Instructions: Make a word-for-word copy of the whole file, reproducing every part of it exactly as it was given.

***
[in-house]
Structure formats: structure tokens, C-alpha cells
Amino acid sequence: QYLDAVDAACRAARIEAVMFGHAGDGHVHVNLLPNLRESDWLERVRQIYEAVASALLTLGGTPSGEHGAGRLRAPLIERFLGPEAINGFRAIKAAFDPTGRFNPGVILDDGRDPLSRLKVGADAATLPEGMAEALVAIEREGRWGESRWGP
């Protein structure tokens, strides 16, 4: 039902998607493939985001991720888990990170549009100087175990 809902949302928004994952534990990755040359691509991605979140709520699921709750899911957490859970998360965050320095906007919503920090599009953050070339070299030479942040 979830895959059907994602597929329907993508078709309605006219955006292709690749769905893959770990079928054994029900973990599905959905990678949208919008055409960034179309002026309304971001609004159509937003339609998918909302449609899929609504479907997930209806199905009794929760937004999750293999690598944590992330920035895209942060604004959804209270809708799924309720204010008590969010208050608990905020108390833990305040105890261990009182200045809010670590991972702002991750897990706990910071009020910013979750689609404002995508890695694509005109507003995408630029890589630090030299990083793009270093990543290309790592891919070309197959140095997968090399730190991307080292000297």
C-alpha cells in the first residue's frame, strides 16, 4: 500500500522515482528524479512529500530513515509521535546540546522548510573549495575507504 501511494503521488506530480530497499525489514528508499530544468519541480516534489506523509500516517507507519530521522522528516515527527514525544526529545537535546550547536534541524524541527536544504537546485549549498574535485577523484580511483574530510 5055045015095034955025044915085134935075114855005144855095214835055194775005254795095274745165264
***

[in-house]
Structure formats: structure tokens, C-alpha cells
Amino acid sequence: QYLDAVDAACRAARIEAVMFGHAGDGHVHVNLLPNLRESDWLERVRQIYEAVASALLTLGGTPSGEHGAGRLRAPLIERFLGPEAINGFRAIKAAFDPTGRFNPGVILDDGRDPLSRLKVGADAATLPEGMAEALVAIEREGRWGESRWGP
């Protein structure tokens, strides 16, 4: 039902998607493939985001991720888990990170549009100087175990 809902949302928004994952534990990755040359691509991605979140709520699921709750899911957490859970998360965050320095906007919503920090599009953050070339070299030479942040 979830895959059907994602597929329907993508078709309605006219955006292709690749769905893959770990079928054994029900973990599905959905990678949208919008055409960034179309002026309304971001609004159509937003339609998918909302449609899929609504479907997930209806199905009794929760937004999750293999690598944590992330920035895209942060604004959804209270809708799924309720204010008590969010208050608990905020108390833990305040105890261990009182200045809010670590991972702002991750897990706990910071009020910013979750689609404002995508890695694509005109507003995408630029890589630090030299990083793009270093990543290309790592891919070309197959140095997968090399730190991307080292000297």
C-alpha cells in the first residue's frame, strides 16, 4: 500500500522515482528524479512529500530513515509521535546540546522548510573549495575507504 501511494503521488506530480530497499525489514528508499530544468519541480516534489506523509500516517507507519530521522522528516515527527514525544526529545537535546550547536534541524524541527536544504537546485549549498574535485577523484580511483574530510 5055045015095034955025044915085134935075114855005144855095214835055194775005254795095274745165264